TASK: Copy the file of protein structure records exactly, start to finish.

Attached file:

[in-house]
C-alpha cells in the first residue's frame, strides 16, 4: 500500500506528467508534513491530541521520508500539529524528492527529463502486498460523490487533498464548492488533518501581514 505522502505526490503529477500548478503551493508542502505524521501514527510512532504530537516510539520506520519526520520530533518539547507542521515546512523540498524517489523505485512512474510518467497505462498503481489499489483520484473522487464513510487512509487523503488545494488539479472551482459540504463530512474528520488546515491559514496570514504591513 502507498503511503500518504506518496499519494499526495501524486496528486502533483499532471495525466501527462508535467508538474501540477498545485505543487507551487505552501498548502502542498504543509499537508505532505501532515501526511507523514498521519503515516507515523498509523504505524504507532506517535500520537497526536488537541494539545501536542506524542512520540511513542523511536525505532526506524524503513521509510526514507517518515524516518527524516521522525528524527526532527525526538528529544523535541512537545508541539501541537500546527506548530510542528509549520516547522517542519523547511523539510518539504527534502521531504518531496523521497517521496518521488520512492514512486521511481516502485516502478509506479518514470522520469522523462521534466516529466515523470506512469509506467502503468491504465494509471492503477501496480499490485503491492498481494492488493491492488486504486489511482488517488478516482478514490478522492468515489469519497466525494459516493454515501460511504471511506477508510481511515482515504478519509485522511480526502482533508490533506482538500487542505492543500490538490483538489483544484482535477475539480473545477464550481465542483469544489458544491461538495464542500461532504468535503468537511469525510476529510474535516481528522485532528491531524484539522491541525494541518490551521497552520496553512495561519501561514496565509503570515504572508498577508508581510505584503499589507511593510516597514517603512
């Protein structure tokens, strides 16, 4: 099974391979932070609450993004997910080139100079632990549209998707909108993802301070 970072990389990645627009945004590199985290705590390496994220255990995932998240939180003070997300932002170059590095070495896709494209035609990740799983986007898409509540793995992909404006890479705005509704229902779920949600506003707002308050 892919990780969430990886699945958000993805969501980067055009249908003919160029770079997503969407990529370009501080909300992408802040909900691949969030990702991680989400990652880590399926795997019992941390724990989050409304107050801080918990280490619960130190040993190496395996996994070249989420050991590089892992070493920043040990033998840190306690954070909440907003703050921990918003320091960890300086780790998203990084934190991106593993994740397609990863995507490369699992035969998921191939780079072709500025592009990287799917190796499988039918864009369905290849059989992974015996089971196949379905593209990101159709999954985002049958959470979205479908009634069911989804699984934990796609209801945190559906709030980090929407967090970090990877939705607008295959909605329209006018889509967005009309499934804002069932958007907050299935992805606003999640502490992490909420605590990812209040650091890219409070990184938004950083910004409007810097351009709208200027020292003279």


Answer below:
[in-house]
C-alpha cells in the first residue's frame, strides 16, 4: 500500500506528467508534513491530541521520508500539529524528492527529463502486498460523490487533498464548492488533518501581514 505522502505526490503529477500548478503551493508542502505524521501514527510512532504530537516510539520506520519526520520530533518539547507542521515546512523540498524517489523505485512512474510518467497505462498503481489499489483520484473522487464513510487512509487523503488545494488539479472551482459540504463530512474528520488546515491559514496570514504591513 502507498503511503500518504506518496499519494499526495501524486496528486502533483499532471495525466501527462508535467508538474501540477498545485505543487507551487505552501498548502502542498504543509499537508505532505501532515501526511507523514498521519503515516507515523498509523504505524504507532506517535500520537497526536488537541494539545501536542506524542512520540511513542523511536525505532526506524524503513521509510526514507517518515524516518527524516521522525528524527526532527525526538528529544523535541512537545508541539501541537500546527506548530510542528509549520516547522517542519523547511523539510518539504527534502521531504518531496523521497517521496518521488520512492514512486521511481516502485516502478509506479518514470522520469522523462521534466516529466515523470506512469509506467502503468491504465494509471492503477501496480499490485503491492498481494492488493491492488486504486489511482488517488478516482478514490478522492468515489469519497466525494459516493454515501460511504471511506477508510481511515482515504478519509485522511480526502482533508490533506482538500487542505492543500490538490483538489483544484482535477475539480473545477464550481465542483469544489458544491461538495464542500461532504468535503468537511469525510476529510474535516481528522485532528491531524484539522491541525494541518490551521497552520496553512495561519501561514496565509503570515504572508498577508508581510505584503499589507511593510516597514517603512
């Protein structure tokens, strides 16, 4: 099974391979932070609450993004997910080139100079632990549209998707909108993802301070 970072990389990645627009945004590199985290705590390496994220255990995932998240939180003070997300932002170059590095070495896709494209035609990740799983986007898409509540793995992909404006890479705005509704229902779920949600506003707002308050 892919990780969430990886699945958000993805969501980067055009249908003919160029770079997503969407990529370009501080909300992408802040909900691949969030990702991680989400990652880590399926795997019992941390724990989050409304107050801080918990280490619960130190040993190496395996996994070249989420050991590089892992070493920043040990033998840190306690954070909440907003703050921990918003320091960890300086780790998203990084934190991106593993994740397609990863995507490369699992035969998921191939780079072709500025592009990287799917190796499988039918864009369905290849059989992974015996089971196949379905593209990101159709999954985002049958959470979205479908009634069911989804699984934990796609209801945190559906709030980090929407967090970090990877939705607008295959909605329209006018889509967005009309499934804002069932958007907050299935992805606003999640502490992490909420605590990812209040650091890219409070990184938004950083910004409007810097351009709208200027020292003279």